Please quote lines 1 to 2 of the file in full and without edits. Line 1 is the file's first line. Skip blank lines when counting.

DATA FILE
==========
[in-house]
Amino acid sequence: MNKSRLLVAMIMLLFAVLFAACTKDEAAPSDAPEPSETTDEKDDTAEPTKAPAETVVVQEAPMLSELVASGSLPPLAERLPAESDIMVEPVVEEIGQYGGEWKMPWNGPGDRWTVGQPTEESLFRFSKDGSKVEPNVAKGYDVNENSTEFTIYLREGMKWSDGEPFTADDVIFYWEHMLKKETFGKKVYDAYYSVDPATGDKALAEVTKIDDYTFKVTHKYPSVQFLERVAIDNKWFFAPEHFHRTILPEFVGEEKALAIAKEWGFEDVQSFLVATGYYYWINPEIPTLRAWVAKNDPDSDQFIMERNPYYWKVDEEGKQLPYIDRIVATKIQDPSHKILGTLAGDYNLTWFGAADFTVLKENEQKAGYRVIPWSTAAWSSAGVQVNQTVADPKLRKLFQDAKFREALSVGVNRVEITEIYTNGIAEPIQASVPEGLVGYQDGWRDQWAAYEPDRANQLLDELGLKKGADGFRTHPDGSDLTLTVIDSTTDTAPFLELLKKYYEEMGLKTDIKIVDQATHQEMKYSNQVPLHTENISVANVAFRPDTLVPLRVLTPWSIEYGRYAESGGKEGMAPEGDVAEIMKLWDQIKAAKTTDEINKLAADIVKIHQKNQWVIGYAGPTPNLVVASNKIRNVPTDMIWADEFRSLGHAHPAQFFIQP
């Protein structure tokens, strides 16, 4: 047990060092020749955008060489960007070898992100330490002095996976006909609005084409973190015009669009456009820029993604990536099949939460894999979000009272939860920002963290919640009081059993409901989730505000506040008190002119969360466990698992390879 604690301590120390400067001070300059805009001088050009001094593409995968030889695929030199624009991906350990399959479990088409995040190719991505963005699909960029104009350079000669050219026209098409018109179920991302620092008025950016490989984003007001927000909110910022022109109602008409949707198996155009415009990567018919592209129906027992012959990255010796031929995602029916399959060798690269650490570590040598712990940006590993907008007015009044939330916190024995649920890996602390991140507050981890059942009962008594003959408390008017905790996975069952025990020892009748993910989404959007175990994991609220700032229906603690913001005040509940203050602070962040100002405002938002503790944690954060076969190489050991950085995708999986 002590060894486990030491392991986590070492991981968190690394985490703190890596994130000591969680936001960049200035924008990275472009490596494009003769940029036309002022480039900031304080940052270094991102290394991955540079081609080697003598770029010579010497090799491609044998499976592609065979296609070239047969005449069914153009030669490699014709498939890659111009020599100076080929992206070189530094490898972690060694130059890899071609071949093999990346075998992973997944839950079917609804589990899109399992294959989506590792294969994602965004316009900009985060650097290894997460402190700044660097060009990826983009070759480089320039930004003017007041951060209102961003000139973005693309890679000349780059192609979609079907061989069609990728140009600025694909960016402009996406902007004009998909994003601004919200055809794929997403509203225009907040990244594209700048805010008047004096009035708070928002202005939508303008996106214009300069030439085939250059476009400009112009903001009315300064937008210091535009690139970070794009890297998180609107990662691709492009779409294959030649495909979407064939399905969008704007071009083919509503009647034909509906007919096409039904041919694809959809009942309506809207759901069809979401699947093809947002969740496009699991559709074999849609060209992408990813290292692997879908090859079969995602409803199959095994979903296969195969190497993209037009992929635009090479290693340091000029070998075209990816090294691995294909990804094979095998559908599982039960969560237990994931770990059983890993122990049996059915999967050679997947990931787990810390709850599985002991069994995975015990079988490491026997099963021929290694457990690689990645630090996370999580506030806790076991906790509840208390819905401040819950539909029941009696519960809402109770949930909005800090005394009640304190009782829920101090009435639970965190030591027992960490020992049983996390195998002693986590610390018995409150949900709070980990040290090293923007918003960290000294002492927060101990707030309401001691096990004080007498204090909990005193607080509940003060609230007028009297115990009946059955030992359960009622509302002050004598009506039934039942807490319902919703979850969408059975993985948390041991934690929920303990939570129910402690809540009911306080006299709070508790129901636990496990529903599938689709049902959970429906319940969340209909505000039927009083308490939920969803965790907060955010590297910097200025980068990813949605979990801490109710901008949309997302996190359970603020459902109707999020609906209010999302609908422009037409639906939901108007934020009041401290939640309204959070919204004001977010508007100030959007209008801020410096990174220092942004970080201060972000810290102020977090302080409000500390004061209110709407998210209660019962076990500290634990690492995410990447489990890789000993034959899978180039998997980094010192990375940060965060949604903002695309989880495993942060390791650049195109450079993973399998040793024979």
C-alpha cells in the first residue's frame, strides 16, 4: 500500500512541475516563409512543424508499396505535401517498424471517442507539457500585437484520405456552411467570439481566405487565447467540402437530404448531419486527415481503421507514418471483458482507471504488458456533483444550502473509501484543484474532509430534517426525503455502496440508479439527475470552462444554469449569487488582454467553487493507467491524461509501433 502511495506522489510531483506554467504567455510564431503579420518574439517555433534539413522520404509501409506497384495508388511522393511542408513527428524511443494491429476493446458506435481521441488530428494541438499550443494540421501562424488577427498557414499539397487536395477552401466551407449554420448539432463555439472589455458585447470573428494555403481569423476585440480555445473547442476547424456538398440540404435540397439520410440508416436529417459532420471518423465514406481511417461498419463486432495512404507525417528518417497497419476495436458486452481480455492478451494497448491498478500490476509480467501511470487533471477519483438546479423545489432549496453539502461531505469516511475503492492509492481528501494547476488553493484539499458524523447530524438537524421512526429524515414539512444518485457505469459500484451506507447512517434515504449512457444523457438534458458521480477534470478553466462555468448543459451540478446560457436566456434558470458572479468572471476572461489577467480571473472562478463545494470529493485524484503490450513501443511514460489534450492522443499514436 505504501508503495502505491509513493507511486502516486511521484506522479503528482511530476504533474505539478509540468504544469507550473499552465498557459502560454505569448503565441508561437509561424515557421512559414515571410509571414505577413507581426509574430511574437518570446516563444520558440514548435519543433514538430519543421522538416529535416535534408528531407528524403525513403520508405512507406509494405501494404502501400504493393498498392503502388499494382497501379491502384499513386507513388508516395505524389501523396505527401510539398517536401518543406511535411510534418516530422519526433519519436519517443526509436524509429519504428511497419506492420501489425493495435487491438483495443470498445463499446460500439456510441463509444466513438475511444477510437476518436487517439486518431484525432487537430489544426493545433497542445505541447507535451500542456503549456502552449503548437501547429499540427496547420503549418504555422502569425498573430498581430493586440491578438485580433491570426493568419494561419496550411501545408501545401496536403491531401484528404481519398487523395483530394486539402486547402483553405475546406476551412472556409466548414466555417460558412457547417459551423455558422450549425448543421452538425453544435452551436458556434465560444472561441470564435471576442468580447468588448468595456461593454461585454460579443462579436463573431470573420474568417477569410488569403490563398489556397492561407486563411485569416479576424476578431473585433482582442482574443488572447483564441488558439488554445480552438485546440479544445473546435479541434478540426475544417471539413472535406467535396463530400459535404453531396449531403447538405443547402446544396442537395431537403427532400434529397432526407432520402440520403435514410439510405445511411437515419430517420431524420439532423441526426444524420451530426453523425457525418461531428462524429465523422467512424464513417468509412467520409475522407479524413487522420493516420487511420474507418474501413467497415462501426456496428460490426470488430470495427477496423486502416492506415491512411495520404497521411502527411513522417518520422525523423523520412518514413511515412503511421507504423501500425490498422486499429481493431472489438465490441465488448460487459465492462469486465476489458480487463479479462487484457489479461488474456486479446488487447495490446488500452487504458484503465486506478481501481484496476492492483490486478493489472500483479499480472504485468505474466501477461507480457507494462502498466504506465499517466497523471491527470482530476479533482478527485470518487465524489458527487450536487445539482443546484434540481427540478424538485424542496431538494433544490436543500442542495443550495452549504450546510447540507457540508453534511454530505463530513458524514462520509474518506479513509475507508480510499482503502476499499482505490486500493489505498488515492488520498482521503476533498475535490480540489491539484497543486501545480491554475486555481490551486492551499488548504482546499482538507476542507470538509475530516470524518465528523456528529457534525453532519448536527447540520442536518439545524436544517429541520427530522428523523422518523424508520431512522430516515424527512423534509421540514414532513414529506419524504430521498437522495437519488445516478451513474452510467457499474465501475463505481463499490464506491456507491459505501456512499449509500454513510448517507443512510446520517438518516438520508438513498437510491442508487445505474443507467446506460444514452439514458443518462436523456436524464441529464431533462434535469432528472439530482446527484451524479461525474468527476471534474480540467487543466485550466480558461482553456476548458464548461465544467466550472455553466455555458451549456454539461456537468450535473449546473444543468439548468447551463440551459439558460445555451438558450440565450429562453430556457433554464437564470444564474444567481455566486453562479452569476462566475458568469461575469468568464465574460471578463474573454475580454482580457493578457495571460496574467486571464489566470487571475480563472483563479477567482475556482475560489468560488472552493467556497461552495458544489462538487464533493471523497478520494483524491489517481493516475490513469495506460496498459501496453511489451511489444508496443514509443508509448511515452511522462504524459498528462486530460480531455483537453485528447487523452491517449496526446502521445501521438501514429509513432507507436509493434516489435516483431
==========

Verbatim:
[in-house]
Amino acid sequence: MNKSRLLVAMIMLLFAVLFAACTKDEAAPSDAPEPSETTDEKDDTAEPTKAPAETVVVQEAPMLSELVASGSLPPLAERLPAESDIMVEPVVEEIGQYGGEWKMPWNGPGDRWTVGQPTEESLFRFSKDGSKVEPNVAKGYDVNENSTEFTIYLREGMKWSDGEPFTADDVIFYWEHMLKKETFGKKVYDAYYSVDPATGDKALAEVTKIDDYTFKVTHKYPSVQFLERVAIDNKWFFAPEHFHRTILPEFVGEEKALAIAKEWGFEDVQSFLVATGYYYWINPEIPTLRAWVAKNDPDSDQFIMERNPYYWKVDEEGKQLPYIDRIVATKIQDPSHKILGTLAGDYNLTWFGAADFTVLKENEQKAGYRVIPWSTAAWSSAGVQVNQTVADPKLRKLFQDAKFREALSVGVNRVEITEIYTNGIAEPIQASVPEGLVGYQDGWRDQWAAYEPDRANQLLDELGLKKGADGFRTHPDGSDLTLTVIDSTTDTAPFLELLKKYYEEMGLKTDIKIVDQATHQEMKYSNQVPLHTENISVANVAFRPDTLVPLRVLTPWSIEYGRYAESGGKEGMAPEGDVAEIMKLWDQIKAAKTTDEINKLAADIVKIHQKNQWVIGYAGPTPNLVVASNKIRNVPTDMIWADEFRSLGHAHPAQFFIQP